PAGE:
Abstract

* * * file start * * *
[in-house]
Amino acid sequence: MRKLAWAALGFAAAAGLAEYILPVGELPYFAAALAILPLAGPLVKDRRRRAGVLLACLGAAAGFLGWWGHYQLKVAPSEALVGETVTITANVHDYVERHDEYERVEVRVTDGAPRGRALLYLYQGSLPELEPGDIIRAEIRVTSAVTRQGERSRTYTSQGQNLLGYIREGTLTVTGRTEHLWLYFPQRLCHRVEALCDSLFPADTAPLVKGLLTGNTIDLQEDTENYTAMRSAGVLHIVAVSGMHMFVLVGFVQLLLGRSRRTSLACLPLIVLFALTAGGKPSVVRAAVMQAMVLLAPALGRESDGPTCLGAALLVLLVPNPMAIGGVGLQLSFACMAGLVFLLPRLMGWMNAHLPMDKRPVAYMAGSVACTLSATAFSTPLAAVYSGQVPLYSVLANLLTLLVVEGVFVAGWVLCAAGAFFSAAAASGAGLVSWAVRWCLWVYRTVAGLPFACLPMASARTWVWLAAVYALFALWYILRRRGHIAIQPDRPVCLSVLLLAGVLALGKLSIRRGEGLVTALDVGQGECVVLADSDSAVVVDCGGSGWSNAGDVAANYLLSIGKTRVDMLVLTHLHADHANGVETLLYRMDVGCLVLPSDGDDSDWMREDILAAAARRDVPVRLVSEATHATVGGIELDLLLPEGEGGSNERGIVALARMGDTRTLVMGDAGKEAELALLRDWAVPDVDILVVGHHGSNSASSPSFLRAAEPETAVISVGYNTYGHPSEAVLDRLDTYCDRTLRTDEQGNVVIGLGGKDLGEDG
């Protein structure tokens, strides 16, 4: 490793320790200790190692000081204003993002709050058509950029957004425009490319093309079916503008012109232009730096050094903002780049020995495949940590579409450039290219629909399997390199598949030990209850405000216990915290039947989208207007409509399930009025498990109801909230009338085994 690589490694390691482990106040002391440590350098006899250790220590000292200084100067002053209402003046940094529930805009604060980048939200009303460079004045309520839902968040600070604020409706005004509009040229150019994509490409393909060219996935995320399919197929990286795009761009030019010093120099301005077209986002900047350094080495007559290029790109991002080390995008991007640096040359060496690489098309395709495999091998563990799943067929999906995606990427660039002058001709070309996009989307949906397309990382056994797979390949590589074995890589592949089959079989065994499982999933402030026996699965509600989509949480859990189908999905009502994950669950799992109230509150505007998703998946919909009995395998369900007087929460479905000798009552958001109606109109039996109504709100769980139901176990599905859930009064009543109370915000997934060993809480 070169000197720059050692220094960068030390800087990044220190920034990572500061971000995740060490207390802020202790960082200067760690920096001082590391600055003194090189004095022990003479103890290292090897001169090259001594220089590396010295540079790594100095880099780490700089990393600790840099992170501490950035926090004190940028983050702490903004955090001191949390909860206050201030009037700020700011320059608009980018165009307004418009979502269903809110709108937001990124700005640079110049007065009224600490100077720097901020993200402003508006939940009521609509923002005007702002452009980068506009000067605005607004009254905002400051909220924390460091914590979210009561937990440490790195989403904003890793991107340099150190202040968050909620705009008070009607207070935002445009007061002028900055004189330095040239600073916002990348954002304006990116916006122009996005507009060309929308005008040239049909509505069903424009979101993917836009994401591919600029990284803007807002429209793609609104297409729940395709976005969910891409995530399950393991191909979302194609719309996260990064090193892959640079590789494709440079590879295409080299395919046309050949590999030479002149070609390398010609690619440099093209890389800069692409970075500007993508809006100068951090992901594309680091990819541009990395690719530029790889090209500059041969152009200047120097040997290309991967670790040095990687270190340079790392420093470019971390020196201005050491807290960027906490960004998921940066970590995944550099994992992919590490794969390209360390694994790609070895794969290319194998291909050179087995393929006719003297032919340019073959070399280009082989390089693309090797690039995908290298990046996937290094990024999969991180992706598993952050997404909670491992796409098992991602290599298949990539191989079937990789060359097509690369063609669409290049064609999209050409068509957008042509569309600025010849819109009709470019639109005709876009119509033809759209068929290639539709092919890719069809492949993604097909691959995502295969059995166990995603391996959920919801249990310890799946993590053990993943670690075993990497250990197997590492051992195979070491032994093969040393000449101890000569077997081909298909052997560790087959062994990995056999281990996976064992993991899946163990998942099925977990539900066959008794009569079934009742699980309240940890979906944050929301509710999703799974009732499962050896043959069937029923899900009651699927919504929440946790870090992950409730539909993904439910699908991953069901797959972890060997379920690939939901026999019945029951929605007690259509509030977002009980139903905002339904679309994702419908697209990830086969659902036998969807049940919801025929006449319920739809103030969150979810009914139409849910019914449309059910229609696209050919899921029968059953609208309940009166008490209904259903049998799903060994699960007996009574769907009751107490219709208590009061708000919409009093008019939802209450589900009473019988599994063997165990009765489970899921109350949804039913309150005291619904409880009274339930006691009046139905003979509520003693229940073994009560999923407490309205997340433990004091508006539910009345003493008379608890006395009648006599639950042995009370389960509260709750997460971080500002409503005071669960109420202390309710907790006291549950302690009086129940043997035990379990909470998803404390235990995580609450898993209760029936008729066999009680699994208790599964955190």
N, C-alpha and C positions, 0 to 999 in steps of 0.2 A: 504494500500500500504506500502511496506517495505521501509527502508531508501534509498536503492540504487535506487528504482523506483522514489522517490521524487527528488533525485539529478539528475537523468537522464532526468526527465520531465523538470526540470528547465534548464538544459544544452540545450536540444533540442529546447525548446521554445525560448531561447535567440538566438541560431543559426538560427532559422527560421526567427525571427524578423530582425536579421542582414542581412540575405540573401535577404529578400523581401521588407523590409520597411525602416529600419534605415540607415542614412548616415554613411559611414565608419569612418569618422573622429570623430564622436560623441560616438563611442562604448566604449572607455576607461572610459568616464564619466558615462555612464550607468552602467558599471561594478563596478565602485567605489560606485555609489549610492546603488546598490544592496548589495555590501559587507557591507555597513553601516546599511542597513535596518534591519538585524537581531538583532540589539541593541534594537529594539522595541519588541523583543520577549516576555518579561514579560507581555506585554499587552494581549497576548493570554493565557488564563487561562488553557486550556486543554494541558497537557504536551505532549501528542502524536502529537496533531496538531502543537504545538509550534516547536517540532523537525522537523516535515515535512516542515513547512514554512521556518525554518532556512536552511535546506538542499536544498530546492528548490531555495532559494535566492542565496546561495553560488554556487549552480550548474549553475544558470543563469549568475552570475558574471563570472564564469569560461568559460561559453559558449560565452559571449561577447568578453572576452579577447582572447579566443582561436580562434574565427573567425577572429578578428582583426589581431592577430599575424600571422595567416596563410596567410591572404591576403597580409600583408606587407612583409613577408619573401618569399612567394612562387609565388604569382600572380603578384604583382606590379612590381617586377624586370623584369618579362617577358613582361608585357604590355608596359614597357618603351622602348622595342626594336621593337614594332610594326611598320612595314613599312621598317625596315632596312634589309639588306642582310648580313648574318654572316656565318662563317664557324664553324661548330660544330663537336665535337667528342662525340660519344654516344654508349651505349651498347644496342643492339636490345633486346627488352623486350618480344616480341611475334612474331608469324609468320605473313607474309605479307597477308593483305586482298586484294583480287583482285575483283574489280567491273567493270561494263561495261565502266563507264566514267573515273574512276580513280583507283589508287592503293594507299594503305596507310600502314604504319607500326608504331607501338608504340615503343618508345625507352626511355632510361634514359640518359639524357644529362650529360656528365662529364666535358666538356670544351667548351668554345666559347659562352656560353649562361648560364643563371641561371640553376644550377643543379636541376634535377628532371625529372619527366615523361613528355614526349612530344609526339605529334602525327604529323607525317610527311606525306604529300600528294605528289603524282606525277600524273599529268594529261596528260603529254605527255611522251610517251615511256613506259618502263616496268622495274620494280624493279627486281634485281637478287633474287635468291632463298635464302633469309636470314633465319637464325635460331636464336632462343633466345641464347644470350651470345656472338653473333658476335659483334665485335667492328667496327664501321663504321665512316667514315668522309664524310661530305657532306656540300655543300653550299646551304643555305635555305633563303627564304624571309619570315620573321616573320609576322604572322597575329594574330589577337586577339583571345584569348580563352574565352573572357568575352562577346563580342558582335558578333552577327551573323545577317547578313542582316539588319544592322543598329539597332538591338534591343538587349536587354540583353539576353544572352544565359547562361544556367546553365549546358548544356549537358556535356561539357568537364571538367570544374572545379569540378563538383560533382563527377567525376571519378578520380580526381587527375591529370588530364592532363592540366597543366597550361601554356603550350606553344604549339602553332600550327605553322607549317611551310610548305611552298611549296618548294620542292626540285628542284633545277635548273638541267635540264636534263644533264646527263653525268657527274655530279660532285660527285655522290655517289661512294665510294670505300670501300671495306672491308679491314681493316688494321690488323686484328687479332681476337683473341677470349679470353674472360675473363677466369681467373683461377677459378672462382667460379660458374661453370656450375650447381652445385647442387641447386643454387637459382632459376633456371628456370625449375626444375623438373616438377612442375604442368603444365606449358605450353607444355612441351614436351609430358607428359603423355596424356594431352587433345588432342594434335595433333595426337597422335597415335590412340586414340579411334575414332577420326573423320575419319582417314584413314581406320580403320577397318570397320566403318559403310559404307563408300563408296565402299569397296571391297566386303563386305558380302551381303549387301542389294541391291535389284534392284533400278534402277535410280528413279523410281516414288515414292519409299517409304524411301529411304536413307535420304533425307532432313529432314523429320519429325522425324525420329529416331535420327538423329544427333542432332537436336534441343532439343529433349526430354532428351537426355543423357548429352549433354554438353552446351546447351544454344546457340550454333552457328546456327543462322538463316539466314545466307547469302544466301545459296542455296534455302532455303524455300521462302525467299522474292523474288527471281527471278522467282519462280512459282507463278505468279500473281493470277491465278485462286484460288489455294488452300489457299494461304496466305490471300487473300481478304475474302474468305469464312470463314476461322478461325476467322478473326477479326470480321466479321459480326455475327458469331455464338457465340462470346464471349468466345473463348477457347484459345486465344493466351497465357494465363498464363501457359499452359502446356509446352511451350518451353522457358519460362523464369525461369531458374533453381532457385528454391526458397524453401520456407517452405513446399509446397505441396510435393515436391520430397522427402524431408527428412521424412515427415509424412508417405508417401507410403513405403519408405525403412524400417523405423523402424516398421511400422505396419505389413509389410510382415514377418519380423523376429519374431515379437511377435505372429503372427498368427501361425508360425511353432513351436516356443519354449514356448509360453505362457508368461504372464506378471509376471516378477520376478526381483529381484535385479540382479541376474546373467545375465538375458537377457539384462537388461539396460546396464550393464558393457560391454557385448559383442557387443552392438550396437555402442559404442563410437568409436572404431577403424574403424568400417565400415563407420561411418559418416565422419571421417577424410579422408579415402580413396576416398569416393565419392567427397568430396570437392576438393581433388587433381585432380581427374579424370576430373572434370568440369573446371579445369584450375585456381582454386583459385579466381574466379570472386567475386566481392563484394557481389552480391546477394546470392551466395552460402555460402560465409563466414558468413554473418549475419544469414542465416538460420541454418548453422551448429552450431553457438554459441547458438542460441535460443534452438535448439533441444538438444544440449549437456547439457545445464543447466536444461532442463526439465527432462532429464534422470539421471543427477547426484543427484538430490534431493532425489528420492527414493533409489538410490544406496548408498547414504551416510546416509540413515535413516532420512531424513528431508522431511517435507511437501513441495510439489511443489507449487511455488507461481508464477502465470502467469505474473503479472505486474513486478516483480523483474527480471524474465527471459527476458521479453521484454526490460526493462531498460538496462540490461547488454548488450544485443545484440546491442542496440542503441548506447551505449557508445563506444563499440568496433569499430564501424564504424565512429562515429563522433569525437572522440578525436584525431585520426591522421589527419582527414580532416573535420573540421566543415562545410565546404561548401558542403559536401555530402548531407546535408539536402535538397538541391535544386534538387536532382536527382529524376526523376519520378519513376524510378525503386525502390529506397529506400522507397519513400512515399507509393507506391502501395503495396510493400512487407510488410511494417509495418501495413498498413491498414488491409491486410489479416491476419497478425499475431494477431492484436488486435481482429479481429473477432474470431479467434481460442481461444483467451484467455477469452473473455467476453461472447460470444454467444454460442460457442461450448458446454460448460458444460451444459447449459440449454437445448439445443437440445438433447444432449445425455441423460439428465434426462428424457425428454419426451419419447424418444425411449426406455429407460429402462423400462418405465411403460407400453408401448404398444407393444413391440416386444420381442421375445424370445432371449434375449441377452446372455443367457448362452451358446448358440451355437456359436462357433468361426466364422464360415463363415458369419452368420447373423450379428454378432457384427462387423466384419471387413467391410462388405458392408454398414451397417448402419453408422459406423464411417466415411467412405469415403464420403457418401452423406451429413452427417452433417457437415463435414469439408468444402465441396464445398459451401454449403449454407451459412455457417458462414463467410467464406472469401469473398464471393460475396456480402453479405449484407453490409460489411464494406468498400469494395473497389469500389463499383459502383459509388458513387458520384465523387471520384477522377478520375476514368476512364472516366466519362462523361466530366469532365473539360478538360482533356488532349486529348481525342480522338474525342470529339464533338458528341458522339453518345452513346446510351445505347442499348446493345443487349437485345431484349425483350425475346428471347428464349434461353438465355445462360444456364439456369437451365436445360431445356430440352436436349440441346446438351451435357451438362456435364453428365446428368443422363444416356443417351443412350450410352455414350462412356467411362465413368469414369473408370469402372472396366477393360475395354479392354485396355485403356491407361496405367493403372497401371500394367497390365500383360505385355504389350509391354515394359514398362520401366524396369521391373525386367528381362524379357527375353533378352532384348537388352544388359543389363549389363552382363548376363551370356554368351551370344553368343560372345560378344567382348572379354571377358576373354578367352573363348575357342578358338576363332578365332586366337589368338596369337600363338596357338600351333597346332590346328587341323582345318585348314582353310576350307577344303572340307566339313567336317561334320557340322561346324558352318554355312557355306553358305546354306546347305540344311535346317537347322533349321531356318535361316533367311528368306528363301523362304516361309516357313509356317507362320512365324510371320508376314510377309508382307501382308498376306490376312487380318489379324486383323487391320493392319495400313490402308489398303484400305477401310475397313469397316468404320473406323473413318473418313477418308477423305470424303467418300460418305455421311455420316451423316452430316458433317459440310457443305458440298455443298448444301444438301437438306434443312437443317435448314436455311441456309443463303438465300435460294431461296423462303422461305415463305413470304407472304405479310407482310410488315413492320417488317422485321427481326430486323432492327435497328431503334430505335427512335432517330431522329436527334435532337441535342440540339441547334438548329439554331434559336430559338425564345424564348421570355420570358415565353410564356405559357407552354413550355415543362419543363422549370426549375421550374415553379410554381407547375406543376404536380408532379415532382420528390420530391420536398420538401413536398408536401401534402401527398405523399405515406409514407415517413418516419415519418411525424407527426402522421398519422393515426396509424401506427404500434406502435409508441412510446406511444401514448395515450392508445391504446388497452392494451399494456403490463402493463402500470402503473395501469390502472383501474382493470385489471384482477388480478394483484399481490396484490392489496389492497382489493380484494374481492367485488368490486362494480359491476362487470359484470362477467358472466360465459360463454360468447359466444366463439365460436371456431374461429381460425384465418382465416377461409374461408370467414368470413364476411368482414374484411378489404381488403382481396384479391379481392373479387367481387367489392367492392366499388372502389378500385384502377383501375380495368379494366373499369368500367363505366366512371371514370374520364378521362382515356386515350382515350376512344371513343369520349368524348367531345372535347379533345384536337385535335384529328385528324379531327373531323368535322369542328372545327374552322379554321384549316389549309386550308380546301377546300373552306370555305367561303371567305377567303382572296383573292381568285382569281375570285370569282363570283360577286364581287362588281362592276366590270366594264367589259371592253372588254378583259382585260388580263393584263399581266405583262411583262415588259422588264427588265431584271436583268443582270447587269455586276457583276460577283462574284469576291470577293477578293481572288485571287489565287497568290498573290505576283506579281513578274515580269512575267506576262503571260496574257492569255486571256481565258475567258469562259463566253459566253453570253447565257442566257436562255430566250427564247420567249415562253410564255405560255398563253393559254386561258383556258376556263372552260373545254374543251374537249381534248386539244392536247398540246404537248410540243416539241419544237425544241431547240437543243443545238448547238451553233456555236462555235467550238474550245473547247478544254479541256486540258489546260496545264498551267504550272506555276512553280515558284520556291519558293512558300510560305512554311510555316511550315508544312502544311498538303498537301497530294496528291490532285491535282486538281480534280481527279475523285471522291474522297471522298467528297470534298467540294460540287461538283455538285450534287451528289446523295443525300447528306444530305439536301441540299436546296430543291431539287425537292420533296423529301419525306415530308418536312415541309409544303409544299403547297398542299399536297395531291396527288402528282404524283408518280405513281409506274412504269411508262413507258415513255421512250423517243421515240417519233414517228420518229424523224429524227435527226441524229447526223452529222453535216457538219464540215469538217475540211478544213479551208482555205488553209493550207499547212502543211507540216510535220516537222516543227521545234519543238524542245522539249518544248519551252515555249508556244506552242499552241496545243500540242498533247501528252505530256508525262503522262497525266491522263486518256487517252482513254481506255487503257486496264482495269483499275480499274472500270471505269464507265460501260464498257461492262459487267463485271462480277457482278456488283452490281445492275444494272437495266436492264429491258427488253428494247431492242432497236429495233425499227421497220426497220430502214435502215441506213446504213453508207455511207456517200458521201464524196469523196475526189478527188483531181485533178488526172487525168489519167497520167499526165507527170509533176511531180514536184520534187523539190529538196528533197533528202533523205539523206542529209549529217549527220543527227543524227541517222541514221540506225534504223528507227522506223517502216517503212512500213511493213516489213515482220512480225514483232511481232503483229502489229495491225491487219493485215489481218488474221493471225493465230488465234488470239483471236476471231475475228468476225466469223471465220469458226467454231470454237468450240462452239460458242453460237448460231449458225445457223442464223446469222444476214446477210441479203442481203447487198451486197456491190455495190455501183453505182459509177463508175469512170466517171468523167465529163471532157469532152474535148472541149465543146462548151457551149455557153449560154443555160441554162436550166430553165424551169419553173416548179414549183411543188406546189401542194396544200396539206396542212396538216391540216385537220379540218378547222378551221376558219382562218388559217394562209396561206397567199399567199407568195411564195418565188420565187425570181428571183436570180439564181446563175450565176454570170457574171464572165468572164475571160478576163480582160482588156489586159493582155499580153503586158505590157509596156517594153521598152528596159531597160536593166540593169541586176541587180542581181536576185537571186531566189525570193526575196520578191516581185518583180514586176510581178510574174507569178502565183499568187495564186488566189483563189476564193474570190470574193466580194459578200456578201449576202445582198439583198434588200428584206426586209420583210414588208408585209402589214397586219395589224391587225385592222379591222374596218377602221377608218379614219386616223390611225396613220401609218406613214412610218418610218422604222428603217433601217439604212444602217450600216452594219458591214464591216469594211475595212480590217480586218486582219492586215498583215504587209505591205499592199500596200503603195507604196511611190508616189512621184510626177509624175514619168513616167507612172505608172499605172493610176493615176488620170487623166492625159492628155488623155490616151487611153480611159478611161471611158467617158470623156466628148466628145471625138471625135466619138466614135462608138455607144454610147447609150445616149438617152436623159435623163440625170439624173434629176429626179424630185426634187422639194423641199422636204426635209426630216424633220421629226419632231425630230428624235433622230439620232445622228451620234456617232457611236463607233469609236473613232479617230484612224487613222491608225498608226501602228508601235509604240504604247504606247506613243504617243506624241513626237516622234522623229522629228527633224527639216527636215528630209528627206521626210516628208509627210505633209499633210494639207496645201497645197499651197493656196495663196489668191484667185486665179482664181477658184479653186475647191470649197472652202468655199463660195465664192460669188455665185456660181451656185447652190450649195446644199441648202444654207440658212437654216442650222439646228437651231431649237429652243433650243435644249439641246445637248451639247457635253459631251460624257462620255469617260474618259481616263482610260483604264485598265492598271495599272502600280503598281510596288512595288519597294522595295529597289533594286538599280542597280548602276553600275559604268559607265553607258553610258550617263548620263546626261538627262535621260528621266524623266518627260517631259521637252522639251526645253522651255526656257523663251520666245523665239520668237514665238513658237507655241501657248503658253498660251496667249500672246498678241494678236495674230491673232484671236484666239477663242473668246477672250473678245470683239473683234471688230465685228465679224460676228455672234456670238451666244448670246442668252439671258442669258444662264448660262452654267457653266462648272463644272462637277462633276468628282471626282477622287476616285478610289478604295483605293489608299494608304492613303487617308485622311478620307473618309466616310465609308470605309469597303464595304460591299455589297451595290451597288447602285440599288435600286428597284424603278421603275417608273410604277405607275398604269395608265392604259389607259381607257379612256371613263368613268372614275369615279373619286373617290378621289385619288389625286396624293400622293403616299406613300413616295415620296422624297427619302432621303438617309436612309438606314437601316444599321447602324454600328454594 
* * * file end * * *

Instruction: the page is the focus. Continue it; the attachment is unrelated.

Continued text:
Inflections in temperature-depth profiles from forty 150 m thermal gradient holes define a shallow thermal flow system in the Whirlwind Valley near the Beowawe Geysers. U.S. Geological Survey hydrologic data reveal the vertical and west-to-east components of cold water flow at the water table above the thermal flow system. The temperature inflections break most abruptly in areas with a downward component of flow at the water table. The inflections are thought to indicate the level where the buoyant thermal water maintains a dynamic equilibrium with the overlying cold water. Combining these geophysical and hydrologic data suggests areas away from The Geysers where thermal water may rise from the deep reservoir into the alluvium. These leakage areas may be viable geothermal exploration targets. Even if the temperatures of the leakage were subeconomic, knowledge of where upwelling occurs could be helpful in assessing the potential for energy production. The systematic acquisition of hydrologic data is recommended as a standard component of hydrothermal resource exploration programs.Measurements of thermal conductivity from chip samples from the shallow holes and from Chevron Resources Company's Ginn 1-13 geothermal exploration hole (2917 m T.D.) enable inferences based on heat flow. The average heat flow east of the Dunphy Pass fault zone, 110 mW/m 2 , may be representative of background in this portion of the Battle Mountain high heat flow province. Thermal gradient and conductivity data from the deep well have a wide range of values (65-144 degrees C/km, 1.59-5.95 Wm (super -1) K (super -1) ) but produce a relatively constant heat flow of 235 mW/m 2 above a depth of 1600 m. The shallow data indicate that the area with similarly high surficial heat flow extends as far east as the Dunphy Pass fault zone, suggesting that this Miocene rift boundary may form the eastern margin of the Beowawe hydrothermal system.

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